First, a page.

There is something special about the Arundel and Brighton Lourdes pilgrimage. “I think it’s one of the best pilgrimages in Lourdes, internationally,” Fr Barry told me. When I asked him what was special about it, he immediately spoke of its young people as the foundation. He commented on the sense of belonging fostered both inside and outside of Lourdes. Perhaps the best illustration of this was the vocations to marriage. “There’s a whole story there about the marriages that came out of Lourdes, in its own right”.

I asked him about the pilgrimage’s emphasis on the sick: “When I took over, we weren’t taking any sick from Arundel and Brighton at the time because we were absorbed in the Catholic Association. And I always saw Lourdes as being a focal point for sick people. They are the VIPs. So there was a big effort there to recruit the sick and give them a good week, surround them with young people, and give the young people a relationship from which they could learn. I suspect it also had an impact, vocation wise, on a lot of young people going into nursing and medicine.” Fr Barry spoke of the spirit of spontaneity and responsiveness at the heart of the pilgrimage, which allowed it to be attuned to the needs of its pilgrims.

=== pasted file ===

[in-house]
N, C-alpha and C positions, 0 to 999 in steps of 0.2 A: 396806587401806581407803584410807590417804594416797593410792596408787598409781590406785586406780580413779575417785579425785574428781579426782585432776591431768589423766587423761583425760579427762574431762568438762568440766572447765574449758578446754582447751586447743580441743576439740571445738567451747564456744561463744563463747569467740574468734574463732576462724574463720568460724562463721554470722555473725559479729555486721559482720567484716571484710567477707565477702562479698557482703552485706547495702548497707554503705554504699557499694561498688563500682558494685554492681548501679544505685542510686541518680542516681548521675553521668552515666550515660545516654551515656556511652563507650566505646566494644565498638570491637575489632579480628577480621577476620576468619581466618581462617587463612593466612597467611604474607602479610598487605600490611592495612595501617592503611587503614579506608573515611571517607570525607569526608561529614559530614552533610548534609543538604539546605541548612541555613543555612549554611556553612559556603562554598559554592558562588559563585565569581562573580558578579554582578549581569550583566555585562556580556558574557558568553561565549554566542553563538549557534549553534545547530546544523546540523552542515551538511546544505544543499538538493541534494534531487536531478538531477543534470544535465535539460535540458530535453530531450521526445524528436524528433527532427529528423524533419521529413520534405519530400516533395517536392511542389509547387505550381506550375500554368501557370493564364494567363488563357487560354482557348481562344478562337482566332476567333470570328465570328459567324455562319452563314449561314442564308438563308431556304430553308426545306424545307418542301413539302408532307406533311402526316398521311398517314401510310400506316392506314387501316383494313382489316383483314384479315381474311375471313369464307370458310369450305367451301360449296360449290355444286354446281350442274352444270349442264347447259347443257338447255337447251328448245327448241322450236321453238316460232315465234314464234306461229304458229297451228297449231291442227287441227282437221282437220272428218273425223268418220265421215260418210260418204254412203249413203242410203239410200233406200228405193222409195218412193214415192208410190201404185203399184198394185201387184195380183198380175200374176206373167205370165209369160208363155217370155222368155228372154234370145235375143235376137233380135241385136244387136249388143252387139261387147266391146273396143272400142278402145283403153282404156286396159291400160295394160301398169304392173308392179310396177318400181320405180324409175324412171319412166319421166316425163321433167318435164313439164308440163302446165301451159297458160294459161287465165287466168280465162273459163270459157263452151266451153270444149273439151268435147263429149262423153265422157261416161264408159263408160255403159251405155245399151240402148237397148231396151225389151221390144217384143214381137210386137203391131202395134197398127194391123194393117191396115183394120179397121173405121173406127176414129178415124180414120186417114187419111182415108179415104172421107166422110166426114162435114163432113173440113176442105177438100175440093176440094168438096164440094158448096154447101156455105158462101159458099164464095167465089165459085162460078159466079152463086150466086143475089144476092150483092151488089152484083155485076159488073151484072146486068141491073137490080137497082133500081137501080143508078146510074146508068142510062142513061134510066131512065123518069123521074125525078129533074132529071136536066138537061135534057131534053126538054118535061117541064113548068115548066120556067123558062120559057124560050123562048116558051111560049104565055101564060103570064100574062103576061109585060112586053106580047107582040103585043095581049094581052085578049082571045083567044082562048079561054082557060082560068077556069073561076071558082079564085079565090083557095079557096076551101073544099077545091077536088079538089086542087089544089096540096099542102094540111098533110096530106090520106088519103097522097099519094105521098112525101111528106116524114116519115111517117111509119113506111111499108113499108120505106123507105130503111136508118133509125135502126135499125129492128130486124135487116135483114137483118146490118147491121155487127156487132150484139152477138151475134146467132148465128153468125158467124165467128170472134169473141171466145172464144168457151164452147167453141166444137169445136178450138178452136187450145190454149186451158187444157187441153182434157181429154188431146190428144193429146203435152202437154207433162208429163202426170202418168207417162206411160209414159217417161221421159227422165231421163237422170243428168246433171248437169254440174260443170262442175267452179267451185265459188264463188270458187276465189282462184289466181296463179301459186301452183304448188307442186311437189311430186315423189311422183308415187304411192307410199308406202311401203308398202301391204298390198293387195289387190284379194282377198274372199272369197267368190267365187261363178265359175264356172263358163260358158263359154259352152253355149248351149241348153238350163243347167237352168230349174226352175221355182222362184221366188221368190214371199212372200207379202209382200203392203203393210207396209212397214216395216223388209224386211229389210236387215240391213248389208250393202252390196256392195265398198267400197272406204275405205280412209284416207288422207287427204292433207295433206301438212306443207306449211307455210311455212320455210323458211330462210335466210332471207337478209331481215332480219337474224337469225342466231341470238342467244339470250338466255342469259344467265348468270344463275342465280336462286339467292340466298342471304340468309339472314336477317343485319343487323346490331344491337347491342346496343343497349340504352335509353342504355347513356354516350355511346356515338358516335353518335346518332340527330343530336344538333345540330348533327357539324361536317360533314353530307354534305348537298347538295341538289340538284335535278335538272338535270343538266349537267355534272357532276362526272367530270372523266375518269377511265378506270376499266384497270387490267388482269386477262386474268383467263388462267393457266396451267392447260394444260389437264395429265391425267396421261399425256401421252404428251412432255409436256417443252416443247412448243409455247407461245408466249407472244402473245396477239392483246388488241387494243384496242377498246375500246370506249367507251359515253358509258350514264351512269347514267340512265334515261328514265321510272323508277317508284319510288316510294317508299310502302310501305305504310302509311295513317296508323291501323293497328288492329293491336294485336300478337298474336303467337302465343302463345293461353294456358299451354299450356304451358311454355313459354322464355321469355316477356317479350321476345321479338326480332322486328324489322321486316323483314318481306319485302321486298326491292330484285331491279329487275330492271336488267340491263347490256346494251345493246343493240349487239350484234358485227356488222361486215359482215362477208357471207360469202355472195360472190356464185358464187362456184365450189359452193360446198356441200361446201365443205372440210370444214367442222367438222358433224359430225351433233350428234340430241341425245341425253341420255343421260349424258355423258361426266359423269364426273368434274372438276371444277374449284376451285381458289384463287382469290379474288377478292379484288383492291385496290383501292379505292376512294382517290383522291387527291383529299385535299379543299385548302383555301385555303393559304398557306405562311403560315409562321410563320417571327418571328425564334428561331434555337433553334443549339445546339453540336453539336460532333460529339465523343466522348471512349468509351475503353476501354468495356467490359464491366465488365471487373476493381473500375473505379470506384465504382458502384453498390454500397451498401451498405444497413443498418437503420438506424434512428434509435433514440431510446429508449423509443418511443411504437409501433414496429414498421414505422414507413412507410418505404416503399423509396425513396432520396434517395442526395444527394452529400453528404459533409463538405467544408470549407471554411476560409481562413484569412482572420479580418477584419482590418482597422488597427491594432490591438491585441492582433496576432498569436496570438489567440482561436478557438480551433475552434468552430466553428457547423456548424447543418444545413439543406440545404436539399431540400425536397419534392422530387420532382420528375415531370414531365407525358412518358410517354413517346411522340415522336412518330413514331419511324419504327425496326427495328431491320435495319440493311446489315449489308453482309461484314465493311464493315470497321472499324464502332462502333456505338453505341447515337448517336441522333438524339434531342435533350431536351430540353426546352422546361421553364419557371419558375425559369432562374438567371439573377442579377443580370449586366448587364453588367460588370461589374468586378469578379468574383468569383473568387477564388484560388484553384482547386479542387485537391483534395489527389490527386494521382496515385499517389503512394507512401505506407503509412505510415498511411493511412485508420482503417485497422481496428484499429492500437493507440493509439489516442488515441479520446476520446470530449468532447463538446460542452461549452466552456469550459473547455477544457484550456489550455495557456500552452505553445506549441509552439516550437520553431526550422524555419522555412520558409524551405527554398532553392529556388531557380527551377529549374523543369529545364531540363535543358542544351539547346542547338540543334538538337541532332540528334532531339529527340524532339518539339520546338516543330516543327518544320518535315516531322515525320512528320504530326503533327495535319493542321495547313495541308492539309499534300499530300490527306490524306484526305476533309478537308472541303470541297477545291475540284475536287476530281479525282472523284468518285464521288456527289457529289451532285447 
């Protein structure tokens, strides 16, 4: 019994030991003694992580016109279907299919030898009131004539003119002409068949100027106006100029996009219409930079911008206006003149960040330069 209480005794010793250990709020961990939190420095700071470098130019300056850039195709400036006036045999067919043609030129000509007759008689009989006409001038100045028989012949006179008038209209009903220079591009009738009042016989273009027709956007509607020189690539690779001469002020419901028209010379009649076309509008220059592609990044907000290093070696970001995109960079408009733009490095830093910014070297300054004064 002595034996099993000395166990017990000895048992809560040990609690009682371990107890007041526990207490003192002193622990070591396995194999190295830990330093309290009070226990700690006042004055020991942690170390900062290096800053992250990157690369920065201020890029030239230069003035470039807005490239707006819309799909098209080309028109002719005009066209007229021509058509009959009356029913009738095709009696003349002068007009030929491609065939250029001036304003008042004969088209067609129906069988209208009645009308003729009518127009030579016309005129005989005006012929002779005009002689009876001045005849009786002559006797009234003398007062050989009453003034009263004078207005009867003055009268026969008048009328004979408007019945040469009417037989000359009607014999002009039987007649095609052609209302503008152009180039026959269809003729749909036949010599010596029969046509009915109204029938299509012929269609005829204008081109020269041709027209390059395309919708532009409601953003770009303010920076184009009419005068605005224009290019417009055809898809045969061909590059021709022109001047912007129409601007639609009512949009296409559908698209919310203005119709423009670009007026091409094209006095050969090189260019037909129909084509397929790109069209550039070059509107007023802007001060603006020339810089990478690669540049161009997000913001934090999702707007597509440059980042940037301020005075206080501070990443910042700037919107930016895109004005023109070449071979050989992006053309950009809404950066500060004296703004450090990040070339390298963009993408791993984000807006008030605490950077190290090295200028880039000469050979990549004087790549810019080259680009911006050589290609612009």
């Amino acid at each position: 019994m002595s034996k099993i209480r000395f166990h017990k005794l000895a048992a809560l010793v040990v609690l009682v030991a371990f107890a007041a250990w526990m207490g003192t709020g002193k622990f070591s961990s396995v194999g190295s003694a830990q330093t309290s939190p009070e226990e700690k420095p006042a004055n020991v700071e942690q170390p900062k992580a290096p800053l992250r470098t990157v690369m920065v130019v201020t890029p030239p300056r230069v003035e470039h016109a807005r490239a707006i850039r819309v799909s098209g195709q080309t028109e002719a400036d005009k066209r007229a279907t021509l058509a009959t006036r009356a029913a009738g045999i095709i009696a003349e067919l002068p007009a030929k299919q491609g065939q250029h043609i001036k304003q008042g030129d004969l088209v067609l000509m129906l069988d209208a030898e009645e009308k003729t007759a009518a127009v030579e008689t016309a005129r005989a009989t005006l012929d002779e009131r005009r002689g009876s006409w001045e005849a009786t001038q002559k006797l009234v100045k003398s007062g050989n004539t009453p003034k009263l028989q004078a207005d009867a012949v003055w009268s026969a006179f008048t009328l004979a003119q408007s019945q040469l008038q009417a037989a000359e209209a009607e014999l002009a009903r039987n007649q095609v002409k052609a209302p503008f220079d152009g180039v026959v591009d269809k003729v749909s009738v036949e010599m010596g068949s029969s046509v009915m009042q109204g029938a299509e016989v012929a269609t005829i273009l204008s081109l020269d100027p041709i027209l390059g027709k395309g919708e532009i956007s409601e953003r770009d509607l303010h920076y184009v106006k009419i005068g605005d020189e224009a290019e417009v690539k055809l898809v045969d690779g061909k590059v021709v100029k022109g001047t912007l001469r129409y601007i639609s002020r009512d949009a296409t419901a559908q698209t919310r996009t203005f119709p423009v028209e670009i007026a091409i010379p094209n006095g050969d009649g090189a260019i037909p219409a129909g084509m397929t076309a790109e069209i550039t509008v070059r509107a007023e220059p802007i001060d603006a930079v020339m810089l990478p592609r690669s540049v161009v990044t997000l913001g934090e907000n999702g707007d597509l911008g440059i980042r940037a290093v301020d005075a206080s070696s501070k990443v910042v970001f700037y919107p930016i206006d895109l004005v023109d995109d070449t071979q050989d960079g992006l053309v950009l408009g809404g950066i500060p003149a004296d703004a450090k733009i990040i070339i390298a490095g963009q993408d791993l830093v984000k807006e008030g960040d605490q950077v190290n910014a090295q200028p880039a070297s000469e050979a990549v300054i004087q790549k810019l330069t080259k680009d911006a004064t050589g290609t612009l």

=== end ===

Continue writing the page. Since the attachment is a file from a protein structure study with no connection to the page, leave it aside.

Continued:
“I’m looking forward to meeting her”

After doing the job for five years, Fr Barry handed over the role of Pilgrimage Director to Canon Seamus Hester, who went on to do it for 23 years. Fr Barry began to go to Lourdes on personal retreats in place of the diocesan pilgrimage, to allow the space for it to grow. But he did come back for the blessing of Lady Sarah’s memorial benches in 2016.

Fr Barry held a quiet but strong passion for Our Lady. “ It’s not just Lourdes itself. She,” he pointed his finger upwards, “has had a very big influence in my life”. “Our Lady?” I asked. “Big time,” he said. And as though anticipating my next question, he quipped, “I’m not going to talk to you about the miracles!” “I’m sure there have been many,” I offered.Precisely,” came the response. “I’m looking forward to meeting her.”

May he rest in peace